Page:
Ford Teaches Cars to Cheat Red Lights for Free Flowing Traffic

The vehicle-to-vehicle communication technologies currently being researched around the world pave the way to a motoring future no one could have imagined possible ten or twenty years ago.
Intersection Priority Management at work in the UK 1 photo
Photo: Ford
Cars that drive themselves, telling other cars and pedestrians alike all sorts of things about their mobility needs, are the way of the future, and we’ve already seen a series of extraordinary applications at work over the past few years.

But how many of us believed that V2V communication might one day render traffic lights obsolete?

According to a study by the website, British motorists spend on average a fifth of their driving day waiting at red lights, amounting to a total of two days wasted every year. That's burning fuel for no reason whatsoever.

But what if we could change all that? What if cars were able to announce they’re coming, so that each can adjust speed accordingly, avoiding both one another and the need to stop and let the other pass?

As part of the British Autodrive program, Ford is currently working on exactly such a technology. It calls it Intersection Priority Management (IPM) and is currently deployed on the streets of Milton Keynes in the UK.

The tech used helps cars broadcast their location, travel speed and direction of travel so that other vehicles in the vicinity can slow down or speed up so that they avoid a collision.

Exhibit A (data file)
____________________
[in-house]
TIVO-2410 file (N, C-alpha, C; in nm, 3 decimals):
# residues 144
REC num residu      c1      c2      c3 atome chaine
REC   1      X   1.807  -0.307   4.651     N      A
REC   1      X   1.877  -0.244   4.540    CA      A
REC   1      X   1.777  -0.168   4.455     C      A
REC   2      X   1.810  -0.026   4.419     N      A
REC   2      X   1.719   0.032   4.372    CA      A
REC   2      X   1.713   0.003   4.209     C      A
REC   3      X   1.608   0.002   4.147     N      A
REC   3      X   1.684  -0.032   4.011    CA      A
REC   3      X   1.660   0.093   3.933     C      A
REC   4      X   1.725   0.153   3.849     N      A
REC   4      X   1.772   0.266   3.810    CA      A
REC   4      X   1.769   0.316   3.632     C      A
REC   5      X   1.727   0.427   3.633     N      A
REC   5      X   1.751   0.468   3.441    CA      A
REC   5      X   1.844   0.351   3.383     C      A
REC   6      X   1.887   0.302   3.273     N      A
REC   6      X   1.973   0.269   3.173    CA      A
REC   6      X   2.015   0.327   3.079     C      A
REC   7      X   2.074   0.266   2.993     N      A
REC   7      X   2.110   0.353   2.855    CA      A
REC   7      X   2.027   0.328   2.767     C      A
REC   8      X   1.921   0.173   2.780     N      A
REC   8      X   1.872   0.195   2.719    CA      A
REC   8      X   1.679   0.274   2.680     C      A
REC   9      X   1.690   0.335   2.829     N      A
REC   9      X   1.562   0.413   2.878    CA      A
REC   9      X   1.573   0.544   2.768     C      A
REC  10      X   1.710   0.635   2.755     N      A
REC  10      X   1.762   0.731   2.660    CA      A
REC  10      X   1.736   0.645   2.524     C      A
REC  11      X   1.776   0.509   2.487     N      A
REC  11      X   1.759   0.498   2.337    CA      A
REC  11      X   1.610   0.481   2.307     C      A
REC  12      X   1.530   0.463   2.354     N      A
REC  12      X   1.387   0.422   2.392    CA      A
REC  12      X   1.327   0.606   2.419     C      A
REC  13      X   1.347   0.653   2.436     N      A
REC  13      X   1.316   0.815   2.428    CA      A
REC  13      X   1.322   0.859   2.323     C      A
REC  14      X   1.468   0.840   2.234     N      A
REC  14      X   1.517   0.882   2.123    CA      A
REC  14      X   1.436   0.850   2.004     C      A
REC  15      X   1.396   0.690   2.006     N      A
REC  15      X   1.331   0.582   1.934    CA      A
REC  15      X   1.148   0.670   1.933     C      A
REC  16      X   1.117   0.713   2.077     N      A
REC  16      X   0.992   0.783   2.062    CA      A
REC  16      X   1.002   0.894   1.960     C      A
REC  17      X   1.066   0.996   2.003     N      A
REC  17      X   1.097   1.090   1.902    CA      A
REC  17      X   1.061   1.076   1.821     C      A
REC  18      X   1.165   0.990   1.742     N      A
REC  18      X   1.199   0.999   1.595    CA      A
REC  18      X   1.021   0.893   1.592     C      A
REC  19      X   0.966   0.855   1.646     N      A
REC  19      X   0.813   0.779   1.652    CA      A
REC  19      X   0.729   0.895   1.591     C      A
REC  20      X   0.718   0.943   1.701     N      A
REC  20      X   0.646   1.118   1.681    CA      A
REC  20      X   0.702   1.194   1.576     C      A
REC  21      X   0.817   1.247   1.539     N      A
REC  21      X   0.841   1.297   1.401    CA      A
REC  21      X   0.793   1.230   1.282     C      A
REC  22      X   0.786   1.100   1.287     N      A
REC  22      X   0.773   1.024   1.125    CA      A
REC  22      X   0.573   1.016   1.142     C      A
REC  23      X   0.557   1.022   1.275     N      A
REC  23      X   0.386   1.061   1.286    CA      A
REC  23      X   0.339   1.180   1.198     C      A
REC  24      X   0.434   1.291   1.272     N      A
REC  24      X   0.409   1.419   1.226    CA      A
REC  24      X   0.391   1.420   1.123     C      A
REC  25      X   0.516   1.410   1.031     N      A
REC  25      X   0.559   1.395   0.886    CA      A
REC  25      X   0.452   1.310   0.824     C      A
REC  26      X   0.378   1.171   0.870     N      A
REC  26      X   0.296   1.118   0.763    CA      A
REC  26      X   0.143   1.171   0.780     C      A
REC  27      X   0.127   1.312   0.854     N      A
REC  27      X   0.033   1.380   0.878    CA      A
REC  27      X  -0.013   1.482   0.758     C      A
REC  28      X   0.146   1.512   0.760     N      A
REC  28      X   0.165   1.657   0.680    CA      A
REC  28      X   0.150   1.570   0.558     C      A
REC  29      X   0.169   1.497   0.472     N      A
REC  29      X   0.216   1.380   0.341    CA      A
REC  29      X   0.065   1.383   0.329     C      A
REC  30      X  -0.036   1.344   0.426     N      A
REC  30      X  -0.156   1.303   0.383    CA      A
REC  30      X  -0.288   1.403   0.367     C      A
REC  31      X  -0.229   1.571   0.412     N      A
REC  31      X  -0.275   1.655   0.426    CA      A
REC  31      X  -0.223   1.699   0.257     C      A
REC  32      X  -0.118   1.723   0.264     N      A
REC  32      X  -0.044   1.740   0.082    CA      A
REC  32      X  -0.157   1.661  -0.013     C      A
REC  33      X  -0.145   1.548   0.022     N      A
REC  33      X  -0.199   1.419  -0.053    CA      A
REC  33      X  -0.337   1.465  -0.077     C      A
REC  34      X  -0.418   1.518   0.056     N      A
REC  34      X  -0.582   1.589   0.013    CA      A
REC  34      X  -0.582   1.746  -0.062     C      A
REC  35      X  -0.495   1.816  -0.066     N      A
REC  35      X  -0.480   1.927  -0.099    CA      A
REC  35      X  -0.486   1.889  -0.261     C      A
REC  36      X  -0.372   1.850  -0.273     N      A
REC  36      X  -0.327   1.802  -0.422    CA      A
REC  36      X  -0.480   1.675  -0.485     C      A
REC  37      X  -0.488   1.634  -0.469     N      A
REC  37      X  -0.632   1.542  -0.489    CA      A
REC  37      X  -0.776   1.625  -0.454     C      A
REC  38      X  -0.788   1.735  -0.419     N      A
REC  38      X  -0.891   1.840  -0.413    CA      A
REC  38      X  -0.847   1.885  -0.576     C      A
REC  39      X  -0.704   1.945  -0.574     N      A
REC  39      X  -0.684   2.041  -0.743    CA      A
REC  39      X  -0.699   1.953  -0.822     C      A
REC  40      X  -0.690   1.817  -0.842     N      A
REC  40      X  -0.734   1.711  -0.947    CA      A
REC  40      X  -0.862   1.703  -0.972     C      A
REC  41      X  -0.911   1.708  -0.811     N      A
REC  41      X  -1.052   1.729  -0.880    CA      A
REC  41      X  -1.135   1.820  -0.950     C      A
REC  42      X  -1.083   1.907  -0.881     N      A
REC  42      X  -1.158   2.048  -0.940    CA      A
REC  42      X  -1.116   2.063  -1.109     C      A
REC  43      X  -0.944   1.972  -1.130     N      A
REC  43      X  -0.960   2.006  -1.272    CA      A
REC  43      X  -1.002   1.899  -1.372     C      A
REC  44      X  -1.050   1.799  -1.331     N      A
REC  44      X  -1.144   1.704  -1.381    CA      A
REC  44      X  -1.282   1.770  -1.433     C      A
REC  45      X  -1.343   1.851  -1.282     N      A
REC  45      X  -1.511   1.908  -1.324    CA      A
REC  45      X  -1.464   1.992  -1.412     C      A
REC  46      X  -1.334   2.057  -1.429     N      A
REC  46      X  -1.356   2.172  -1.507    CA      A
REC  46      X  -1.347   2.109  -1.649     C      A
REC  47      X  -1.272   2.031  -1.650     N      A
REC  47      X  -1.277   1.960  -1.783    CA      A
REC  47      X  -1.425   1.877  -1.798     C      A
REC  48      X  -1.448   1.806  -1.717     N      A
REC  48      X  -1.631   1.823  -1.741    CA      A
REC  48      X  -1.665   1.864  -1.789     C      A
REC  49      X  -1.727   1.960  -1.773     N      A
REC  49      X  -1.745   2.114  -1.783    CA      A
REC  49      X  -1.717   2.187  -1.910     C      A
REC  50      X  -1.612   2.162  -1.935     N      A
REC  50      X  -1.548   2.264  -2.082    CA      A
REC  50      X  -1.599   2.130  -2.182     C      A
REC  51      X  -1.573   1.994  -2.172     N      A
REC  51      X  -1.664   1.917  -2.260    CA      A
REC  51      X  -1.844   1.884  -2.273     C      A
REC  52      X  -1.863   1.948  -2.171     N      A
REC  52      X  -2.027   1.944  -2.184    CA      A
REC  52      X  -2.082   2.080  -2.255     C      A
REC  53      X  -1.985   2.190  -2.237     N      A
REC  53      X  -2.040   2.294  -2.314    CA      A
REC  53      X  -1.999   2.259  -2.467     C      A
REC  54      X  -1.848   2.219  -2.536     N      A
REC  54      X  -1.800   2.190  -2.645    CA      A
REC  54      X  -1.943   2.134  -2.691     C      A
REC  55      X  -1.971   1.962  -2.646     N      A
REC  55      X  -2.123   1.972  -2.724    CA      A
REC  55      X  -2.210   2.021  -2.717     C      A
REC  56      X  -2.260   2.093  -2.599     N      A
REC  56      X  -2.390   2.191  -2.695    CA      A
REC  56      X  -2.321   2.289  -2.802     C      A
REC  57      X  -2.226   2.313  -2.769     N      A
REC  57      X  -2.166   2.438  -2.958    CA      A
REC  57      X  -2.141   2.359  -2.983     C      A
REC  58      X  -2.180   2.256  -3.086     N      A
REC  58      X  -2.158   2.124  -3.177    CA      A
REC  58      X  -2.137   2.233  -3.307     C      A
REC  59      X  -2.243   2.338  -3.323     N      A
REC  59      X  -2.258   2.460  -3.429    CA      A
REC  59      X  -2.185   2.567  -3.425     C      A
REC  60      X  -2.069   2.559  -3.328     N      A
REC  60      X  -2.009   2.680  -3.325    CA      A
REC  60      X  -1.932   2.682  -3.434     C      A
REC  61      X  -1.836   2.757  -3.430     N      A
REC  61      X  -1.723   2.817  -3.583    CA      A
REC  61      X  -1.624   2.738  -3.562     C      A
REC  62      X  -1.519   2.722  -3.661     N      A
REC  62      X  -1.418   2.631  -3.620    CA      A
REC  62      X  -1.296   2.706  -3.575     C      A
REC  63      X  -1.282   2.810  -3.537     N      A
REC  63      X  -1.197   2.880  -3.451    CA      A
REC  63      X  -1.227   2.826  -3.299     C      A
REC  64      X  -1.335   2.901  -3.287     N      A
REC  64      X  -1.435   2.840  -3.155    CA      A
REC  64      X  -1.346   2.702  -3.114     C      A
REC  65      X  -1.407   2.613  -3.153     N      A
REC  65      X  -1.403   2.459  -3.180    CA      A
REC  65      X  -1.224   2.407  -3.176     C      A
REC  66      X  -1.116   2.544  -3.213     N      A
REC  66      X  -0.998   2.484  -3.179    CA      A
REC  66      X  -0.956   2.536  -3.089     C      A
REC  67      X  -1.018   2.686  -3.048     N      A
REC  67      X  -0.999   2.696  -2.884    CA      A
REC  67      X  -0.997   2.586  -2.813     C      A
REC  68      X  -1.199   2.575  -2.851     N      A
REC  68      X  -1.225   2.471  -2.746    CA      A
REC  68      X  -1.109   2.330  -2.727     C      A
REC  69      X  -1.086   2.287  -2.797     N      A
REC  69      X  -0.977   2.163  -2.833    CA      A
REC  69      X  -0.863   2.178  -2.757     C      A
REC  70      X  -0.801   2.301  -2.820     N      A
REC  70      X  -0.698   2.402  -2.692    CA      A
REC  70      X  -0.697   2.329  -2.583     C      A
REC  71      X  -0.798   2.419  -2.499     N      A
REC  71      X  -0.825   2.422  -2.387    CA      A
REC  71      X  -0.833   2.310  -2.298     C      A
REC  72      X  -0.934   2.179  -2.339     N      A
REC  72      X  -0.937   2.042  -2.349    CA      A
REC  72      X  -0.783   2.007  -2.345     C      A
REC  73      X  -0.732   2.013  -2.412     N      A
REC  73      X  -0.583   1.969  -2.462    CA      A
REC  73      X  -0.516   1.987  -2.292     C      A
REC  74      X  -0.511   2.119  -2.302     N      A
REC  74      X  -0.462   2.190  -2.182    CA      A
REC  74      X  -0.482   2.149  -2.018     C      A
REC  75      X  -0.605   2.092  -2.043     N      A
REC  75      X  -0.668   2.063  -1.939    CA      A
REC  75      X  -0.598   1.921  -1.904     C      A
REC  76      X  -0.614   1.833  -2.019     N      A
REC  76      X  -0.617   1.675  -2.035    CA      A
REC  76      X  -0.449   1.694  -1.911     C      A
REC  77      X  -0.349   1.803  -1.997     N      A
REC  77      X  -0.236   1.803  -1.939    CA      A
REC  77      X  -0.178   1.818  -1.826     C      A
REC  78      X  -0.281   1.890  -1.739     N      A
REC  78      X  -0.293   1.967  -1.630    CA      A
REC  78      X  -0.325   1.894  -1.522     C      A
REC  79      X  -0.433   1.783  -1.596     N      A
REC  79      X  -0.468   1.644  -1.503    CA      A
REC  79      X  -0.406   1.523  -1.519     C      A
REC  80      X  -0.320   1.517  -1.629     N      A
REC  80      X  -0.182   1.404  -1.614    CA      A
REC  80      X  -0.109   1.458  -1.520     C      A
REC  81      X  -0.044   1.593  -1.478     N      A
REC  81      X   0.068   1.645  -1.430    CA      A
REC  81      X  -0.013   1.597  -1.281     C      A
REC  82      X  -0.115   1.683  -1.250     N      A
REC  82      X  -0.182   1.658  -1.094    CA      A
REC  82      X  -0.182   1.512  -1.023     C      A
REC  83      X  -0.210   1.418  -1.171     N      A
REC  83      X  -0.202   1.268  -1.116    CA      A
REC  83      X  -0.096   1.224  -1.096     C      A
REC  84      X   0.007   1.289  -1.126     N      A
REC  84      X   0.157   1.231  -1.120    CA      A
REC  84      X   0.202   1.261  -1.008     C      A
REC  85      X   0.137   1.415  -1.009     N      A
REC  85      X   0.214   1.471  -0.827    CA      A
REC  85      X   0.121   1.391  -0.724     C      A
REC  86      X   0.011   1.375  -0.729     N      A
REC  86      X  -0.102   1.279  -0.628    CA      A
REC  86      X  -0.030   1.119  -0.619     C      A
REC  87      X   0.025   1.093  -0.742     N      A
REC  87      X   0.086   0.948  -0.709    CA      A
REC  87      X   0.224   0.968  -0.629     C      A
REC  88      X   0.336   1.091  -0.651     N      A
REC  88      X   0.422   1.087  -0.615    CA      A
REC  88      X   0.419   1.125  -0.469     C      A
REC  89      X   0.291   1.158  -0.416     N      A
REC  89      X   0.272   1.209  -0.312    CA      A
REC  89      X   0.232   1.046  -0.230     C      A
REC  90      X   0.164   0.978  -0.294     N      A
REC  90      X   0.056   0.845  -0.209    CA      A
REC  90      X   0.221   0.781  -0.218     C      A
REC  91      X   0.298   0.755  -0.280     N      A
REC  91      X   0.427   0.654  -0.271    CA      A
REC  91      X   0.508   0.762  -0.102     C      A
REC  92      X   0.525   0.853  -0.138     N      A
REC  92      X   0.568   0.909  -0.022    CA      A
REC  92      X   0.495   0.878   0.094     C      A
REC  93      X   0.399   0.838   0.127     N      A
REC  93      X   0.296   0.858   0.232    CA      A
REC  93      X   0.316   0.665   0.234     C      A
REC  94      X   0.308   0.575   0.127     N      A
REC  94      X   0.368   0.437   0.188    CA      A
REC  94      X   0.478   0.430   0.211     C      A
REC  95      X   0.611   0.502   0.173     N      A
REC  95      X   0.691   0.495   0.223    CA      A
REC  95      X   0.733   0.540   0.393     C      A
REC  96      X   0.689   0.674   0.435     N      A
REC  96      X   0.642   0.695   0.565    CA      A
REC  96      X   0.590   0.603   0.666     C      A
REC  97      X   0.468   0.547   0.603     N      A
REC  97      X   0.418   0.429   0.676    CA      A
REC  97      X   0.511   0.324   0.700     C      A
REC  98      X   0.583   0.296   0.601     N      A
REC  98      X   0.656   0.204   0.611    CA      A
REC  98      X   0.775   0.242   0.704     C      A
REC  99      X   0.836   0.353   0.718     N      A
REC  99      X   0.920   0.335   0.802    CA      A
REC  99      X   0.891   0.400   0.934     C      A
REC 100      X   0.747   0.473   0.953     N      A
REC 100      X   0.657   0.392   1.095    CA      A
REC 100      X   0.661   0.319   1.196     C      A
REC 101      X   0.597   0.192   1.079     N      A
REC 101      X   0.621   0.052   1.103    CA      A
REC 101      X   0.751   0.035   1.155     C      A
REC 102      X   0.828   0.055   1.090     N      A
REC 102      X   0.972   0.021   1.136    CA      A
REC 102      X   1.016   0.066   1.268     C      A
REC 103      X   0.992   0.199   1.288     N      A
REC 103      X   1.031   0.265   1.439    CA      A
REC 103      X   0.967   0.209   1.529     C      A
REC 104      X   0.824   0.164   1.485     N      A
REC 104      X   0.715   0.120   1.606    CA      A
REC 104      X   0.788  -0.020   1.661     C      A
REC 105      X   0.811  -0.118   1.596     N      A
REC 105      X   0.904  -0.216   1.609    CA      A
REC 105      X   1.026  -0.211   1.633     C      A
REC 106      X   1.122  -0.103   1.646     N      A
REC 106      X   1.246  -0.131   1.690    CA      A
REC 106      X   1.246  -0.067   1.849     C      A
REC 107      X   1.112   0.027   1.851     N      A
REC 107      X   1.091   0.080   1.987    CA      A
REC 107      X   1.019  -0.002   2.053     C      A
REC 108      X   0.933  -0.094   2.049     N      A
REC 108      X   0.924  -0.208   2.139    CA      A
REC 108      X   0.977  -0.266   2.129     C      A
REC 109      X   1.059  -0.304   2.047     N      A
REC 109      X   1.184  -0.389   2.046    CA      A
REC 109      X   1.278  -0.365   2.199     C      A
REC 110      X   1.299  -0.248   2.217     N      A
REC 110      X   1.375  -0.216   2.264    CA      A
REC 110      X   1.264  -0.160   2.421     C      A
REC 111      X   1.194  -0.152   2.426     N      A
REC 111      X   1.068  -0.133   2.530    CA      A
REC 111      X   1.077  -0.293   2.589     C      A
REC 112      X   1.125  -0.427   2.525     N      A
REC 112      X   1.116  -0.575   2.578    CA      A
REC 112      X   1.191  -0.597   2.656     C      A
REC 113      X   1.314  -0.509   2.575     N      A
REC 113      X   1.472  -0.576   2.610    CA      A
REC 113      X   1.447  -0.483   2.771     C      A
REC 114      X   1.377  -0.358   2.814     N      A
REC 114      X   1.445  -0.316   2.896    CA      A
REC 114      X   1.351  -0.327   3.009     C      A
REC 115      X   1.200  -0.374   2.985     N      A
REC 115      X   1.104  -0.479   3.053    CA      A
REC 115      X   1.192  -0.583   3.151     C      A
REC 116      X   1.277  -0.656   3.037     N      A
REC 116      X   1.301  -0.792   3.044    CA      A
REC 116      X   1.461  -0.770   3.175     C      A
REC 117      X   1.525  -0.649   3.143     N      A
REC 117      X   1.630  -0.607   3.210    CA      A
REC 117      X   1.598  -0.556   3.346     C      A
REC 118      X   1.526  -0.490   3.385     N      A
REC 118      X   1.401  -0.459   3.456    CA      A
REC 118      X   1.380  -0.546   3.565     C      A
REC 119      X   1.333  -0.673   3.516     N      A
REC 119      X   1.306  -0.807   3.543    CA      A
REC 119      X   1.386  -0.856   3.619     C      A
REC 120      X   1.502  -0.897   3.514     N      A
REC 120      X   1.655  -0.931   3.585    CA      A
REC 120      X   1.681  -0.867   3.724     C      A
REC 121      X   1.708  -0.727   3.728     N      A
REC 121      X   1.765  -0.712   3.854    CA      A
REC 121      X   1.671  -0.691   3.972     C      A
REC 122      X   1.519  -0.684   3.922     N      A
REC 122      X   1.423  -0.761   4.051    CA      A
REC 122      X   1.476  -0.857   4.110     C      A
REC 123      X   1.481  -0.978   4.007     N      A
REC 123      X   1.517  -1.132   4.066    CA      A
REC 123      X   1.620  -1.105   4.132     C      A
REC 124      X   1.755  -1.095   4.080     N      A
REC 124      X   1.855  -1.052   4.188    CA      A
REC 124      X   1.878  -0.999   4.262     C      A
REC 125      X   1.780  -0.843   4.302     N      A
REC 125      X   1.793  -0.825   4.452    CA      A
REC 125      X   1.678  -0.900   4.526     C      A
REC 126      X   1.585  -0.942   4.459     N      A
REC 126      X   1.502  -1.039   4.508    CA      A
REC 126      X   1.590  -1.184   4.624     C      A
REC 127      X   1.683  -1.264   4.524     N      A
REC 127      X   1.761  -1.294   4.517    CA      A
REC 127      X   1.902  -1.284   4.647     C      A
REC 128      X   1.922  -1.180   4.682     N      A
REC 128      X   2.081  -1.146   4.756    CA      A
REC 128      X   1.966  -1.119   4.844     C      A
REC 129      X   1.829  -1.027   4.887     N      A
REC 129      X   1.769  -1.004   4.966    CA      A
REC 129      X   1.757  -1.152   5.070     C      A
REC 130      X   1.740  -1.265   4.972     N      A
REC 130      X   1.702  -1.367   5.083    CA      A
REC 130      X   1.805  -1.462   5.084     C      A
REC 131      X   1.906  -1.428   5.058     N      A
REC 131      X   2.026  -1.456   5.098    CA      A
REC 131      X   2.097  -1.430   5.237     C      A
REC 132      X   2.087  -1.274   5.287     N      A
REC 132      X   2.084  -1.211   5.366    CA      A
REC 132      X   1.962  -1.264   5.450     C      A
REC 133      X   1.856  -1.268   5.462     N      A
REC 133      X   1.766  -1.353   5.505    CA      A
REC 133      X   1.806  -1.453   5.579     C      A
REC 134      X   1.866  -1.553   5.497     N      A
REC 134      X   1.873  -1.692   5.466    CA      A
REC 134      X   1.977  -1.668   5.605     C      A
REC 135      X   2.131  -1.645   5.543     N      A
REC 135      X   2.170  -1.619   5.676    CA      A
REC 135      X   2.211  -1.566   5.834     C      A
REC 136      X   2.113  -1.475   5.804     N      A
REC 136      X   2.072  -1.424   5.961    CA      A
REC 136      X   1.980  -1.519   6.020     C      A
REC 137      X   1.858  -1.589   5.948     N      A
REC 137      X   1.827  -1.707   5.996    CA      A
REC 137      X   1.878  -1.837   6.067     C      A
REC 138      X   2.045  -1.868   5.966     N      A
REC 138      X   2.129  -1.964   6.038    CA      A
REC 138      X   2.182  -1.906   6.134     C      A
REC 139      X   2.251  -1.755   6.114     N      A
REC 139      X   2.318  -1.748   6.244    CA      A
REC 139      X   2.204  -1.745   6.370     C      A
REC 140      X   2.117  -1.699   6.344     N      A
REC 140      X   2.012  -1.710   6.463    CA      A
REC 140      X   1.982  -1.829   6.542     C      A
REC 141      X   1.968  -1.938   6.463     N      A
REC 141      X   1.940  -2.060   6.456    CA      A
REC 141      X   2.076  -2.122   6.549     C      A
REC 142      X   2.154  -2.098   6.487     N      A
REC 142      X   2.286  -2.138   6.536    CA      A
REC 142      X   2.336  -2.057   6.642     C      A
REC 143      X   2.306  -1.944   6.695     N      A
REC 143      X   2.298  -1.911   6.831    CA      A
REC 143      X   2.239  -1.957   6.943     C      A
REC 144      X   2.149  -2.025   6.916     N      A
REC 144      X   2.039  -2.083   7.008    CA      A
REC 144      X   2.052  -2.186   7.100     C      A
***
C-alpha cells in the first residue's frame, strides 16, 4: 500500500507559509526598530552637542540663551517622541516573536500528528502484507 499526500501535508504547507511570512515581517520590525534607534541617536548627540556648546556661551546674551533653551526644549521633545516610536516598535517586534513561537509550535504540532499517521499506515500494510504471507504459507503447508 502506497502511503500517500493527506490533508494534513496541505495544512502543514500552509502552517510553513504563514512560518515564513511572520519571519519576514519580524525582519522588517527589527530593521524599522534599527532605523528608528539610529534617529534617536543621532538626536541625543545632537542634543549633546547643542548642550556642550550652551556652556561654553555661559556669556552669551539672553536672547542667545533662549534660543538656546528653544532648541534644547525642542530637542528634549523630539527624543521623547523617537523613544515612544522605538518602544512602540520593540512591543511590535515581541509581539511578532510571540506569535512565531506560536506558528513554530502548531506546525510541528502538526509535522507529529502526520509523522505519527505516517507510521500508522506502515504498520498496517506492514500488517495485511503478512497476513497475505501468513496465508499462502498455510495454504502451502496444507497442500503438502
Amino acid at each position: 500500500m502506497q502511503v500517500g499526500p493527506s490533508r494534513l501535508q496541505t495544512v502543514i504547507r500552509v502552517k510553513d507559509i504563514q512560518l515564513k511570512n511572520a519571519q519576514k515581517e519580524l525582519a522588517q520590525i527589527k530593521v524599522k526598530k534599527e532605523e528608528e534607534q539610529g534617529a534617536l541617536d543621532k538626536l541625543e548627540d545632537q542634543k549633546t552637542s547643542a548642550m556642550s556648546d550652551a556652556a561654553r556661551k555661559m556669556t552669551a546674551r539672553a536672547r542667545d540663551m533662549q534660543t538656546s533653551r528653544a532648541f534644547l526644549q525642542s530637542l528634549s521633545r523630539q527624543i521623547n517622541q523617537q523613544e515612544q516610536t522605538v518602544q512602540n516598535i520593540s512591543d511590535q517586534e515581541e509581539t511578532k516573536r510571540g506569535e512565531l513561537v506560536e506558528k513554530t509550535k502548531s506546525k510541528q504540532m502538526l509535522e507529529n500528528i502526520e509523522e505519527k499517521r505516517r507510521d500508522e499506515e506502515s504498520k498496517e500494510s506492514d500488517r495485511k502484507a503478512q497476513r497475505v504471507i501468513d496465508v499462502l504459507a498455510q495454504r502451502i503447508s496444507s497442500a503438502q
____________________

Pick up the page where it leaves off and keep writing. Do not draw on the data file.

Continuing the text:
According to Ford, the system can identify an upcoming junction and the trajectory of other vehicles approaching it, suggesting to the driver the optimum speed that would allow all to pass through the intersection safely.

The goal of the technology is to reduce the number of stops and starts caused by red and green lights, thus reducing fuel consumption and saving drivers time. Autonomous cars could also greatly benefit from it.

If you liked the article, please follow us:  Google News icon Google News Youtube Instagram Twitter
press release
About the author: Daniel Patrascu
Daniel Patrascu profile photo

Daniel loves writing (or so he claims), and he uses this skill to offer readers a "behind the scenes" look at the automotive industry. He also enjoys talking about space exploration and robots, because in his view the only way forward for humanity is away from this planet, in metal bodies.
Full profile


Would you like AUTOEVOLUTION to send you notifications?

You will only receive our top stories